Best defensive forward: Lehtinen
They jokingly call Dallas Stars winger Jere Lehtinen, "the machine," but the nickname rings true.
The Hockey News solicited votes from 42 journalists to come up with "The Best of Everything in Hockey." One correspondent from each NHL city and 12 national media members were asked to vote on various disciplines for active players and executives. In addition, they cast ballots on NHL franchise-related off-ice departments. Five points were awarded for first-place votes, three for second and one for third. The accompanying story and voting results is one of more than 40 areas featured. The complete results can be found in "The Best of Everything in Hockey" magazine. Also featured in the publication are all-time bests from each of the 30 organizations and a fan vote on the top 10 favorite players from each franchise.
|1.||Jere Lehtinen, Dal||140|
|2.||John Madden, NJ||138|
|3.||Michael Peca, NYI||31|
|4.||S. Rucchin, Ana||17|
|5.||Wes Walz, Min||16|
|6.||S. Fedorov, Ana||12|
|7.||T. Marchant, Clb||8|
|8.||Mike Modano, Dal||4|
|9.||Brian Rolston, Bos||4|
|10.||Kris Draper, Det||2|
Like a machine, Lehtinen's secret for defensive success is consistency. He is the choice of The Hockey News' NHL correspondents, plus hockey experts, as the best defensive forward in the league.
"He does the same things over and over and over and he always does them right," said Dallas coach Dave Tippett.
Lehtinen has won three Selke Trophies and earned the title of best defensive forward in the NHL through his consistency. While it's not easy to replicate his game, it is easy to dissect it.
"I break it down into four parts," Tippett said. "Positioning of his body and ability to play angles, anticipation of the offensive play, plain and simple hard work and then very underrated puck skills."
Let's take it one at a time.
First, Lehtinen is a master of using his body to cut off passing lanes and also at pushing players into areas they don't want to go. He learned the style under former Stars' coach Ken Hitchcock's "steering forecheck."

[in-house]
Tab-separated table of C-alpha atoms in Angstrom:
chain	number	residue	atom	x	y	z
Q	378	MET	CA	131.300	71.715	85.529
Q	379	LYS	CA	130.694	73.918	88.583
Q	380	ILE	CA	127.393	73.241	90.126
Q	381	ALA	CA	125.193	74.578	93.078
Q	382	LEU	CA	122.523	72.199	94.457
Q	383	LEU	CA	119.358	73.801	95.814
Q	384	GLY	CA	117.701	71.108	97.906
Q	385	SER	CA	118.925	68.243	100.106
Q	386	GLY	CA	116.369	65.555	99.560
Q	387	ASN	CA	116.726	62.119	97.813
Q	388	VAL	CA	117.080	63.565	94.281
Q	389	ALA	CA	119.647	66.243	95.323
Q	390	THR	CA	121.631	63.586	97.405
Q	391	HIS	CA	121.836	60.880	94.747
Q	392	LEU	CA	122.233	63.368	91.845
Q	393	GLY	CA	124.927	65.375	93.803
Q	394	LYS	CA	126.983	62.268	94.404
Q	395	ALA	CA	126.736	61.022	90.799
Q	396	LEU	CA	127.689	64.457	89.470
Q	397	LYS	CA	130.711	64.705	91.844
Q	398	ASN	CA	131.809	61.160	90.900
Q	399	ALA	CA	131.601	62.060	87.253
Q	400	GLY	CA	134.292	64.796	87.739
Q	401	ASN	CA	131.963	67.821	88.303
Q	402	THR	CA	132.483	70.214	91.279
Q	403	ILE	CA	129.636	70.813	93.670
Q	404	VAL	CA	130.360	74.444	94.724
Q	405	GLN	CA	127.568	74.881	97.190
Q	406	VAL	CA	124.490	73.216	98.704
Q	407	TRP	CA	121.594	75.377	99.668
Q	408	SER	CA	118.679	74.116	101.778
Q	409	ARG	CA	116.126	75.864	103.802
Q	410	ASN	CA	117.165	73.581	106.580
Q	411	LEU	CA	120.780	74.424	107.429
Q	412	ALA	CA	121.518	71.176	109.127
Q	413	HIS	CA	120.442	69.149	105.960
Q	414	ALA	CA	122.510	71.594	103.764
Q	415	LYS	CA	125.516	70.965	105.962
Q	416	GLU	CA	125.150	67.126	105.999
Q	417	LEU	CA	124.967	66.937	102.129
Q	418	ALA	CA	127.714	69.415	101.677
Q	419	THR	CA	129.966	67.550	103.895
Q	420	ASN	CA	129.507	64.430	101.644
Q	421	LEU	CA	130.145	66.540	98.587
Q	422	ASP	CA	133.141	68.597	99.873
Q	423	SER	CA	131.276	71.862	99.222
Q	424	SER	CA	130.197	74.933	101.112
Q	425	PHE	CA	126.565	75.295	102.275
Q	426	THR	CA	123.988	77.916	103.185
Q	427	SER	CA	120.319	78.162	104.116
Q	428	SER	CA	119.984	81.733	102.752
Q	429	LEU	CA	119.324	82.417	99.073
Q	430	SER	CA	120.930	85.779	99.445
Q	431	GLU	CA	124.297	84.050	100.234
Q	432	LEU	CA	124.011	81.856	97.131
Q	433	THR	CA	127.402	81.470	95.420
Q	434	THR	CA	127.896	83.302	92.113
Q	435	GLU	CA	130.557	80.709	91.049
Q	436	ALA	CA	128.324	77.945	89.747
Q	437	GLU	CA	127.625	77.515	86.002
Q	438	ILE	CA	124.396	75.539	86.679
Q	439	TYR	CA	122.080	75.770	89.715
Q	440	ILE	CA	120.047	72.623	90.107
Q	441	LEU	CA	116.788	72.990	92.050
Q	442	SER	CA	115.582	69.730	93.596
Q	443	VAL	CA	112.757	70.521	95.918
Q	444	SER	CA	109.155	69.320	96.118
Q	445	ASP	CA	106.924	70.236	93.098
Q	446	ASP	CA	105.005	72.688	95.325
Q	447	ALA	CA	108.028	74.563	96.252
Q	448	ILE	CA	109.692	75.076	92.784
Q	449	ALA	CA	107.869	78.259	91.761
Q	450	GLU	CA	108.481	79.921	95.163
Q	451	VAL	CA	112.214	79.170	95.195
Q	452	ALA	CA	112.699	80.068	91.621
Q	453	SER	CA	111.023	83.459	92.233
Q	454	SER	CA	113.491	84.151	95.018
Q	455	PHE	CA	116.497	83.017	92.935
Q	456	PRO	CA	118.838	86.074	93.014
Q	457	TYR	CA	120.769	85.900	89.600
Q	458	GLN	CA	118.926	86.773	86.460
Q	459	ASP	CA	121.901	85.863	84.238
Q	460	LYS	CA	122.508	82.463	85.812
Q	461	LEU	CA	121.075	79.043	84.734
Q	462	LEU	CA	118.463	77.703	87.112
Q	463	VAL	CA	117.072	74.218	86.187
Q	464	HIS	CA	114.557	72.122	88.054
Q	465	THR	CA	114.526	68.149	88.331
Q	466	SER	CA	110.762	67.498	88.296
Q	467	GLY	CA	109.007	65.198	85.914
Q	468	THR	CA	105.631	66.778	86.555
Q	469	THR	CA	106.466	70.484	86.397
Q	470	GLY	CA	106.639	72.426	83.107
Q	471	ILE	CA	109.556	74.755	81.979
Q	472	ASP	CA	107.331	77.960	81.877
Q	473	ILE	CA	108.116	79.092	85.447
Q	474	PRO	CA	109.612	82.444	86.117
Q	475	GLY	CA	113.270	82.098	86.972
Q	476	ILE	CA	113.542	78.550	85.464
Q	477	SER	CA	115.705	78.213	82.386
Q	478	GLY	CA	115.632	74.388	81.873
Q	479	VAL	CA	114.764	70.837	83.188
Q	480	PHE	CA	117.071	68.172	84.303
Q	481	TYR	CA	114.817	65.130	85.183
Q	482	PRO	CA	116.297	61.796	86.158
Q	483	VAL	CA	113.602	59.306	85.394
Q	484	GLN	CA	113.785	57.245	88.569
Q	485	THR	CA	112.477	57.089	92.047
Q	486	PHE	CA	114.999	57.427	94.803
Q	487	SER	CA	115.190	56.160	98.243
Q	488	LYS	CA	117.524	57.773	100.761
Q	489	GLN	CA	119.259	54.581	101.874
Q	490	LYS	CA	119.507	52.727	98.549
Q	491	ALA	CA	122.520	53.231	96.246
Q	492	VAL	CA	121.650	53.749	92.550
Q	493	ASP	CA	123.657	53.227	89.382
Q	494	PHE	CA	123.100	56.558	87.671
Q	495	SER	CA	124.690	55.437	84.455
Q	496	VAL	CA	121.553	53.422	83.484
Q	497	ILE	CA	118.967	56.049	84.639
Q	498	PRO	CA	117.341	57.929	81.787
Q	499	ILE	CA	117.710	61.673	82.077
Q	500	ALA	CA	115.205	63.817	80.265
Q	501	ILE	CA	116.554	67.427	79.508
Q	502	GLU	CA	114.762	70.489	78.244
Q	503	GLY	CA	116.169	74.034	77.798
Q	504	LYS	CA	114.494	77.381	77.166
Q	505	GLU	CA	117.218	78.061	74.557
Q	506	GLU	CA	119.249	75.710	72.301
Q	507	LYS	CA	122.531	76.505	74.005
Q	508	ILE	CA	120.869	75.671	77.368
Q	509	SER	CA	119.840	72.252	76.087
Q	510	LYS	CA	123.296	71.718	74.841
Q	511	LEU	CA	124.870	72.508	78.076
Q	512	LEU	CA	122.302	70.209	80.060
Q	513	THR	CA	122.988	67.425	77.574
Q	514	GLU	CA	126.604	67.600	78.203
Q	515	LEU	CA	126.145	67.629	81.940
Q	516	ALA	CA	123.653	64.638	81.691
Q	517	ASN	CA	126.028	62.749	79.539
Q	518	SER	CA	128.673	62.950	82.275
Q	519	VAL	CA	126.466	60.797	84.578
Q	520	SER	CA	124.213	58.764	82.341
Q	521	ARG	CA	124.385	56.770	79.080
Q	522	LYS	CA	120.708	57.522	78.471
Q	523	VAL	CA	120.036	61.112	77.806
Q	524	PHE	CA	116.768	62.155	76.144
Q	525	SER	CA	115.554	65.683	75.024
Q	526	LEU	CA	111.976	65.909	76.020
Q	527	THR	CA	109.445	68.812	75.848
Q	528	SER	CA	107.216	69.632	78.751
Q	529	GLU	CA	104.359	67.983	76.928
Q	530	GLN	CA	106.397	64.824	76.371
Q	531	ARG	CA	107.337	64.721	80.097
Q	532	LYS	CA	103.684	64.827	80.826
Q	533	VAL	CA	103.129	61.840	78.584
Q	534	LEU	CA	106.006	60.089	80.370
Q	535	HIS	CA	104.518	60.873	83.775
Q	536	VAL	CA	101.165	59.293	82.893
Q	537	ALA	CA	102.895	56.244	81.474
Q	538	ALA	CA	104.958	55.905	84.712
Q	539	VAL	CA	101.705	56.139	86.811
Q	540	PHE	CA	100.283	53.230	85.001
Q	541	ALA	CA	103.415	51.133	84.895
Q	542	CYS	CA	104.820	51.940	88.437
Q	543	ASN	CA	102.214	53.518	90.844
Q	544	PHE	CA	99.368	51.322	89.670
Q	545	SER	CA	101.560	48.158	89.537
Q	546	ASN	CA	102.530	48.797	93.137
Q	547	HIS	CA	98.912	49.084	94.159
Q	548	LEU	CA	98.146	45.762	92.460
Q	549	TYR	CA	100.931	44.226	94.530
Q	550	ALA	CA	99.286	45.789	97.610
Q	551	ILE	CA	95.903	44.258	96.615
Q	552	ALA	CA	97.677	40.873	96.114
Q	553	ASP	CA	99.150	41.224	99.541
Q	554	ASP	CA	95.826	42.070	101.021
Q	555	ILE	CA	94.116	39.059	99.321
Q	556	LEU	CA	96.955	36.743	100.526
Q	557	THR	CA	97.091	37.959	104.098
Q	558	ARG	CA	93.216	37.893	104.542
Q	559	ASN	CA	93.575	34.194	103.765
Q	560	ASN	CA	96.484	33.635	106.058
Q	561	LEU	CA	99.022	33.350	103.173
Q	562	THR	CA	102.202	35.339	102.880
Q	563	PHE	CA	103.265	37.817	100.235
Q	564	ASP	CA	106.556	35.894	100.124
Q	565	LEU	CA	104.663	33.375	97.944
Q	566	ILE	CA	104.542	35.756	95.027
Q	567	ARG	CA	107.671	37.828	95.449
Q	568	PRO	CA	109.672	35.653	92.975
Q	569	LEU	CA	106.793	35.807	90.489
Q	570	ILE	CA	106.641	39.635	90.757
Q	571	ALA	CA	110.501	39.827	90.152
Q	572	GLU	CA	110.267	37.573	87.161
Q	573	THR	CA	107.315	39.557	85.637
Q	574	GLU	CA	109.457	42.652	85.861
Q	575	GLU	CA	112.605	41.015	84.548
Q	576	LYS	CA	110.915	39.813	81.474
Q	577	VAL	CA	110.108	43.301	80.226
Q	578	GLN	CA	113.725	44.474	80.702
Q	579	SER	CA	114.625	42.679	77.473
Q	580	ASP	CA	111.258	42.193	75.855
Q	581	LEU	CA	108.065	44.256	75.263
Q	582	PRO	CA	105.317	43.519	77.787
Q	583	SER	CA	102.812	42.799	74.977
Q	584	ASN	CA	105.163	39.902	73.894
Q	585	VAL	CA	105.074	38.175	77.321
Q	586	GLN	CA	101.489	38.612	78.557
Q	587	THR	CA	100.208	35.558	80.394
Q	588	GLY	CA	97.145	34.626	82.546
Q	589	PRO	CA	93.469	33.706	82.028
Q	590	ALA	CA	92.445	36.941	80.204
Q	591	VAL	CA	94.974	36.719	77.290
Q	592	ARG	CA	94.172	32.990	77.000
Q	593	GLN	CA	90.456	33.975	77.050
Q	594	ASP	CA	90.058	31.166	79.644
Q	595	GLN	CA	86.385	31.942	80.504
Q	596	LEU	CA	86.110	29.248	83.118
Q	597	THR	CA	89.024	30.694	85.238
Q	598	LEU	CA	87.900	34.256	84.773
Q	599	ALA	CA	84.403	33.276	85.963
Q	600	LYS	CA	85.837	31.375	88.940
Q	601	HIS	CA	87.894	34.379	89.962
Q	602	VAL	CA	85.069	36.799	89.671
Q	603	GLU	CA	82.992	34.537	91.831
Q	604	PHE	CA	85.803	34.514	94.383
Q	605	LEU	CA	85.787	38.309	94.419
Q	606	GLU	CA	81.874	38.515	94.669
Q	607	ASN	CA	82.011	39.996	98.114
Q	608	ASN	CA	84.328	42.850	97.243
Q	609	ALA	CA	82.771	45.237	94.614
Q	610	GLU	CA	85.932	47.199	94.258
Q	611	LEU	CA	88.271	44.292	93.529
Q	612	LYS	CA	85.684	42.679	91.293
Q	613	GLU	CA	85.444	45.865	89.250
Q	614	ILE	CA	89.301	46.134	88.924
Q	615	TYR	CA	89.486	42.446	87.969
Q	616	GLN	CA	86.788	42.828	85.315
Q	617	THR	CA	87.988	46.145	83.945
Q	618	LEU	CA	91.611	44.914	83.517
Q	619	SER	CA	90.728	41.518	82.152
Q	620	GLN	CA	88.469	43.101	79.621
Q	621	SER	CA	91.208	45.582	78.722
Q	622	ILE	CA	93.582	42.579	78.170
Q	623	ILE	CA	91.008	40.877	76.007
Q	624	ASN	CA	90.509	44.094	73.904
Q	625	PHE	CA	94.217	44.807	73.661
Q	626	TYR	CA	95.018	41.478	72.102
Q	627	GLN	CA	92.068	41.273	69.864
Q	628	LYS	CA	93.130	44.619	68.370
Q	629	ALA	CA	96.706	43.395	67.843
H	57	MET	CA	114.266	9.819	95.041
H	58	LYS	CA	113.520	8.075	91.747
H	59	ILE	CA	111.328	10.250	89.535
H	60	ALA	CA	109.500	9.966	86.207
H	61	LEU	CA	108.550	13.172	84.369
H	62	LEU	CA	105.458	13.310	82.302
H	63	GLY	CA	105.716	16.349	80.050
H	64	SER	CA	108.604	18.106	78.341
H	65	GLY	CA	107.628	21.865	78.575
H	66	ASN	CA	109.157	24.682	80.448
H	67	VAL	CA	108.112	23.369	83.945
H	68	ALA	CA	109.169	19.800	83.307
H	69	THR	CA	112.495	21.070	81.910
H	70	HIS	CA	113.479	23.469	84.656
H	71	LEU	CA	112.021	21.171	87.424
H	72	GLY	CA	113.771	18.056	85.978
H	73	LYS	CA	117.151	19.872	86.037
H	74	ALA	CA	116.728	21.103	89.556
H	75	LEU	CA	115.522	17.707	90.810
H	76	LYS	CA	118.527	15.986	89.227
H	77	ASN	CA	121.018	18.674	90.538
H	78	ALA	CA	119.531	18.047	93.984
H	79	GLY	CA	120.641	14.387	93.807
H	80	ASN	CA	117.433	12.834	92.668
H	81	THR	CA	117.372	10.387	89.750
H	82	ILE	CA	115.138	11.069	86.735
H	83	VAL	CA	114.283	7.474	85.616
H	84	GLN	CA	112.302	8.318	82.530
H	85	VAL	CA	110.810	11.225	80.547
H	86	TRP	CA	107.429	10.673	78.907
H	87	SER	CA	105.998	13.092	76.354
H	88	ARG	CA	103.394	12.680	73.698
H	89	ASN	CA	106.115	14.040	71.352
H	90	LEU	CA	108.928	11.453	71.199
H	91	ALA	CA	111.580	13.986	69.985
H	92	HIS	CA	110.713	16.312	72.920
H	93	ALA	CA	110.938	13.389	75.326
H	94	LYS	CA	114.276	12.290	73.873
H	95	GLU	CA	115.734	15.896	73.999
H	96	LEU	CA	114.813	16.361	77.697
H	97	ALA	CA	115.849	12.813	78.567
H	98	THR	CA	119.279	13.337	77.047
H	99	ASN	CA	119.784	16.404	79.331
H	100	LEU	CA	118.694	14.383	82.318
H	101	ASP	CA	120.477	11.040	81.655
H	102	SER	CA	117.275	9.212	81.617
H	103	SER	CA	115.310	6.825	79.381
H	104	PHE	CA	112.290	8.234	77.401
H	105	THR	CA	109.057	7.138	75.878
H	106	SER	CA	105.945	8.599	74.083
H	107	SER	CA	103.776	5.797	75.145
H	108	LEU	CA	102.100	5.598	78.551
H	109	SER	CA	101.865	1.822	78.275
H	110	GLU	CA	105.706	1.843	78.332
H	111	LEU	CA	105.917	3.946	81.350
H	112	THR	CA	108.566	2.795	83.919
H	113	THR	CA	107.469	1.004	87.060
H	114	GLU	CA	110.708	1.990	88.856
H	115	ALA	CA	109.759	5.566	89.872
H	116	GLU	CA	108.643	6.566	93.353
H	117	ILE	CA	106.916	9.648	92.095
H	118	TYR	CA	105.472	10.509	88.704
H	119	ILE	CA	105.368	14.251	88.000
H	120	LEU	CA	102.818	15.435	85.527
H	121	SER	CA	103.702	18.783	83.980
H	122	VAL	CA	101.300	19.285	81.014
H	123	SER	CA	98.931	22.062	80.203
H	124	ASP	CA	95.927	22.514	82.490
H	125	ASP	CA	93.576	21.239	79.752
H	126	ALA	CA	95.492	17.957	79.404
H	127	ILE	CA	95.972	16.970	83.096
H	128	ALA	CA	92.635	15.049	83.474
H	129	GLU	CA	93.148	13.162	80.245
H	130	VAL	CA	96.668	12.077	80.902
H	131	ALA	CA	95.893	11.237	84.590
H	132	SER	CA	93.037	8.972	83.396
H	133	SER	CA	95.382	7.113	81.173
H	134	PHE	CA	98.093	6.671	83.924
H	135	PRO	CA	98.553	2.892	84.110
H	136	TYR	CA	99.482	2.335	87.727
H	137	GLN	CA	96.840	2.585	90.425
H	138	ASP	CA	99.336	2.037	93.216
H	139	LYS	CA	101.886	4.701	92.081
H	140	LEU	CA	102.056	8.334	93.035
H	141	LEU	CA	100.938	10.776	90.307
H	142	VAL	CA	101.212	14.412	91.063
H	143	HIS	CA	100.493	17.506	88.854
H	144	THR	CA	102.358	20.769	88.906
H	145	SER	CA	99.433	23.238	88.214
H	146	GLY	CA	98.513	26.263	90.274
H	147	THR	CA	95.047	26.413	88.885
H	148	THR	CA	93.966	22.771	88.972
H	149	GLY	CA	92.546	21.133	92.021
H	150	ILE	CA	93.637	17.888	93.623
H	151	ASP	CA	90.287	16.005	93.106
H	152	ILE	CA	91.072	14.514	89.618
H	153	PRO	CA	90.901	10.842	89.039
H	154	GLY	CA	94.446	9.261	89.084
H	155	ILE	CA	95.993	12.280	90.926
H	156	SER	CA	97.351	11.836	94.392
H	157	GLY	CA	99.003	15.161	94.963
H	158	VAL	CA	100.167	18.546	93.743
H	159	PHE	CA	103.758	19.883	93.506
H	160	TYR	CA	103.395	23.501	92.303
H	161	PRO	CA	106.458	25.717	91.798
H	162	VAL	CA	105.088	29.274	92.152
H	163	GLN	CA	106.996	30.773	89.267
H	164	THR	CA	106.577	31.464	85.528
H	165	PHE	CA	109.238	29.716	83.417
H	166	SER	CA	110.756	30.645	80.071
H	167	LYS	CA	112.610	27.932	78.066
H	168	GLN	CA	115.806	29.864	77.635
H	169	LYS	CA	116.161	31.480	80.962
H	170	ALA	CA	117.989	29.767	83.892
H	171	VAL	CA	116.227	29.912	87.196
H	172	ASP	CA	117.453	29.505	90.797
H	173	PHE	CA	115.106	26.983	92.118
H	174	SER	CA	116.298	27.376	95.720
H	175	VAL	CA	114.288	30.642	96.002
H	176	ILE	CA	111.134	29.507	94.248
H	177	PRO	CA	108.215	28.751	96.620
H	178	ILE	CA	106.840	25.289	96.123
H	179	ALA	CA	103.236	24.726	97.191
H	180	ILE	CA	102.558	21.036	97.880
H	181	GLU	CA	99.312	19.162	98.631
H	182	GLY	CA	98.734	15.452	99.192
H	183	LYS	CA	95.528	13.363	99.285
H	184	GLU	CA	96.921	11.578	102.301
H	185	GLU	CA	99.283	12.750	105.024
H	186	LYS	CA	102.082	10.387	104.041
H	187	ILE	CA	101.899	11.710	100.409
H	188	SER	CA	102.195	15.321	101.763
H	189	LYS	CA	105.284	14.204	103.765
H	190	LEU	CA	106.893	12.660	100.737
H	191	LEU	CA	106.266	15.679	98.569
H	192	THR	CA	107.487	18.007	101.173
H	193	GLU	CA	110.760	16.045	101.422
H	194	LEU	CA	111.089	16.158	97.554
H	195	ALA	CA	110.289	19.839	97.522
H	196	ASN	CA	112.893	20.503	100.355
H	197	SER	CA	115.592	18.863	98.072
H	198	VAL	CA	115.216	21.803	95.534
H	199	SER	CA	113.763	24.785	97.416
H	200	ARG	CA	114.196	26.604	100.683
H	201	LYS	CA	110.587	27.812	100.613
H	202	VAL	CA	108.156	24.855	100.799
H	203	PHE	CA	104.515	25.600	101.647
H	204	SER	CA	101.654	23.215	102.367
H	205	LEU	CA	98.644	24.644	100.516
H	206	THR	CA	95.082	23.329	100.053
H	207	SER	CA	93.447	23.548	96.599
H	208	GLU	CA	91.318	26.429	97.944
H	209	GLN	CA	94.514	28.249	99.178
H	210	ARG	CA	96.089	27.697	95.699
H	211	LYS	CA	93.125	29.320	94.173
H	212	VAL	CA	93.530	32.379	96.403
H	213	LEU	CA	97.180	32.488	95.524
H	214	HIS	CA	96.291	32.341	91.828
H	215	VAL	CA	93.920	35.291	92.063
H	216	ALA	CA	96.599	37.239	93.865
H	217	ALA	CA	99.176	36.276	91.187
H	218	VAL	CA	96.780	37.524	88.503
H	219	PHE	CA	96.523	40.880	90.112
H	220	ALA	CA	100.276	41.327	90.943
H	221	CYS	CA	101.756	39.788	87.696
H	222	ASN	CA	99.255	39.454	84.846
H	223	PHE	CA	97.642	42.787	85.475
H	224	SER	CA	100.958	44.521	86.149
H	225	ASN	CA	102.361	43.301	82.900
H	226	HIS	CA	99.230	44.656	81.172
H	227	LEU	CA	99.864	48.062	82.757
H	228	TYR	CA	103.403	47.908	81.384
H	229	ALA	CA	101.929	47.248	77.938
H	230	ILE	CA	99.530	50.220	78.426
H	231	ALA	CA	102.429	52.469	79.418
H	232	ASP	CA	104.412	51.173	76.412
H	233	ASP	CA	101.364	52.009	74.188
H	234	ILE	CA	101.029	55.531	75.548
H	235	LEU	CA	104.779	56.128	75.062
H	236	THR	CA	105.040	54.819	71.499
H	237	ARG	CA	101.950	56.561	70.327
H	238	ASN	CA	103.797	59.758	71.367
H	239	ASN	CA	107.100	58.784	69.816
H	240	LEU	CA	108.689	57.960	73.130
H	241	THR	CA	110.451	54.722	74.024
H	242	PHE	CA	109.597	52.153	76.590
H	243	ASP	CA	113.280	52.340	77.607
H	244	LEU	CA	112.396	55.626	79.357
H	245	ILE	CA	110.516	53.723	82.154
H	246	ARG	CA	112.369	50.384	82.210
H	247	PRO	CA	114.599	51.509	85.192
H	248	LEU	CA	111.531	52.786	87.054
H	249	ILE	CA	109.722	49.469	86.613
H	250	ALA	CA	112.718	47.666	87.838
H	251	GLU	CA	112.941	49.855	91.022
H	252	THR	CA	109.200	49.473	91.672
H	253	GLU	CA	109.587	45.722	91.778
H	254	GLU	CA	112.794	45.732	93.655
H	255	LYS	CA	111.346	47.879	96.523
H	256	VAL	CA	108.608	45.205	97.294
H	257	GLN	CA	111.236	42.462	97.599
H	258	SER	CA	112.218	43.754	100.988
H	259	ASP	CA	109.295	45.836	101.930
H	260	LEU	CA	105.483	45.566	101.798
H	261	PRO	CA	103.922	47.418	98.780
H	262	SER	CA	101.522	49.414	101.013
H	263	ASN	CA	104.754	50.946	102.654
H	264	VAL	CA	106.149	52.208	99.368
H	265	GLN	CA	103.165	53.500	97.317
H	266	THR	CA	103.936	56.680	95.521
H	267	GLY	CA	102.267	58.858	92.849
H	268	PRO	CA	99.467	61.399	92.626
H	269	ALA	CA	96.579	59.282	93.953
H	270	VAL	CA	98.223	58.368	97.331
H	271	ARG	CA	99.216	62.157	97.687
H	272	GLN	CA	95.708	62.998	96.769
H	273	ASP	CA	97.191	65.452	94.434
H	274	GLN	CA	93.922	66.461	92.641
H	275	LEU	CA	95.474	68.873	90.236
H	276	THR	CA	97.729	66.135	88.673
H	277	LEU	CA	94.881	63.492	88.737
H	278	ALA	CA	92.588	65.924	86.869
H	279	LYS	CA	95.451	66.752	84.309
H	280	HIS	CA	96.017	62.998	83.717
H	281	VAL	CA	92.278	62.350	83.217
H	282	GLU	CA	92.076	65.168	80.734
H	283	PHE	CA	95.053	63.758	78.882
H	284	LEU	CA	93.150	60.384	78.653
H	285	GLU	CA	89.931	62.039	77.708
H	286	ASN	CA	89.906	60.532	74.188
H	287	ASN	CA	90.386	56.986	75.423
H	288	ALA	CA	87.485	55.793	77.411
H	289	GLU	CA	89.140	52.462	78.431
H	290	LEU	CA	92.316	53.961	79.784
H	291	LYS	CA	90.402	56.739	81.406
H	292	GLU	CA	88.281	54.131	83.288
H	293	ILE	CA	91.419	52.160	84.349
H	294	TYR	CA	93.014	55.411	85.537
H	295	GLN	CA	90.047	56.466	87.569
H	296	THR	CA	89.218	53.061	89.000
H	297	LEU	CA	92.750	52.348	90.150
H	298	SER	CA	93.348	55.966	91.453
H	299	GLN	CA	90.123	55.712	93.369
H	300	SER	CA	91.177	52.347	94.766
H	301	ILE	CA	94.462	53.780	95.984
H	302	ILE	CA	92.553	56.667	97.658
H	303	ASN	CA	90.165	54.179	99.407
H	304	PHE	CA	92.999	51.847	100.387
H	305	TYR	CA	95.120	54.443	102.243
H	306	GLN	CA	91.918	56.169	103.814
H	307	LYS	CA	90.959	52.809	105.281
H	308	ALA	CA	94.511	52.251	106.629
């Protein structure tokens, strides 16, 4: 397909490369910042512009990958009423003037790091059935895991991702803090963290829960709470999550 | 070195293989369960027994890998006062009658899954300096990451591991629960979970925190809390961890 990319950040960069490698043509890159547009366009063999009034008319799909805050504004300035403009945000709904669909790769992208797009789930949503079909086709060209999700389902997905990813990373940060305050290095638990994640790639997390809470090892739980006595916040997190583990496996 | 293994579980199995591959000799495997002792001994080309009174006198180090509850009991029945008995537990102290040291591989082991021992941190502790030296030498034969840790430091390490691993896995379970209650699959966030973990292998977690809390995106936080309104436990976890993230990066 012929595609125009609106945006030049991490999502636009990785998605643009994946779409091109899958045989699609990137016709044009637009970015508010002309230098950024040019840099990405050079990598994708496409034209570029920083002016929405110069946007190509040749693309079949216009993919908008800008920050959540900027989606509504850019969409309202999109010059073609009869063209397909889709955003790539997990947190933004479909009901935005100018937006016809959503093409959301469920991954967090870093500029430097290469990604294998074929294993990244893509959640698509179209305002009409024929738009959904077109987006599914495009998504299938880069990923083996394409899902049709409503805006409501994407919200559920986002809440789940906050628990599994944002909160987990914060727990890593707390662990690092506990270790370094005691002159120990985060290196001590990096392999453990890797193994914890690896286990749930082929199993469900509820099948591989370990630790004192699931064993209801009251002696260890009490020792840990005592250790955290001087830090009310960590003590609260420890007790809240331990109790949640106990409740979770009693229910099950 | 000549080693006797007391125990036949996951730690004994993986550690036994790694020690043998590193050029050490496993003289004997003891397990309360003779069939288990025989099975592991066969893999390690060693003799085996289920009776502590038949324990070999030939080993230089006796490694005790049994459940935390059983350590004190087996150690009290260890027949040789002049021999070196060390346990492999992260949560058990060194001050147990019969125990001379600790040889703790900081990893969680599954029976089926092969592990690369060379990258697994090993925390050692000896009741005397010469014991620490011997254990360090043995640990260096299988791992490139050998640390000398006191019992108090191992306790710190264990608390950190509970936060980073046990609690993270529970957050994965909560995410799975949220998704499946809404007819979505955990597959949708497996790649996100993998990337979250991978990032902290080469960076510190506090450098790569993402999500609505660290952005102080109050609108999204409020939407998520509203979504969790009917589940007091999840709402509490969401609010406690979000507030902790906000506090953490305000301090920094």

"He was a natural at it in that he just has a way of moving people to where he wants them," Hitchcock said. "He understood the system and he had a lot of great coaching in Finland."
The next is anticipation of the offensive play. Lehtinen simply has a nose for the puck, he watches plays develop and understands the thinking of the opposition. If you watch him closely during a game, he'll not only break up a play in the neutral zone, but also come off his man in the defensive zone to catch an open trailer who has slipped past a teammate.
"It's a gift, really," Tippett said. "Some people can read and anticipate the offensive play like (Wayne) Gretzky did. Lehts does it on defense."
The third reason is difficult to quantify. Lehtinen is a workoutaholic and usually the Dallas player in the best condition. He blows away tests for least amount of body fat and best VO2 score, and that translates to an ability to dog the play at 100 per cent deep into a shift.
"You'll watch him and he'll just wear other guys down," Hitchcock said. "He simply doesn't give up on a shift and that results in a lot of turnovers."
Lehtinen said he played bandy as a kid to build up his endurance. Listed at 6-feet, 200 pounds, he plays larger because he has a low center of gravity and extremely strong legs.
"He wins a lot of battles along the boards," Hitchcock said. Last, but not least, Tippett contends Lehtinen's biggest strength might be that he has tremendous hands and feet.
"A puck might seem like it's up for grabs, but most of the time Lehts will come out with it," Tippett said. "He has a lot more skill than most people give him credit for."
Lehtinen scored 31 goals last season and the rest of the league is starting to take notice.
"It was just a pleasure to coach him last year," Tippett said. "You never know a player until you go through an entire season and he might have impressed me as much as anyone last year. I'll tell you this, whenever I needed a line to get going, I just put him on it.''
Lehtinen's idol growing up was fellow Finn Jari Kurri, whose offensive skills were superb, but he says he didn't think he could play that style. "I tried, of course, but you have to do what you are good at," he said. To him, it's that simple.
Material from The Hockey News.
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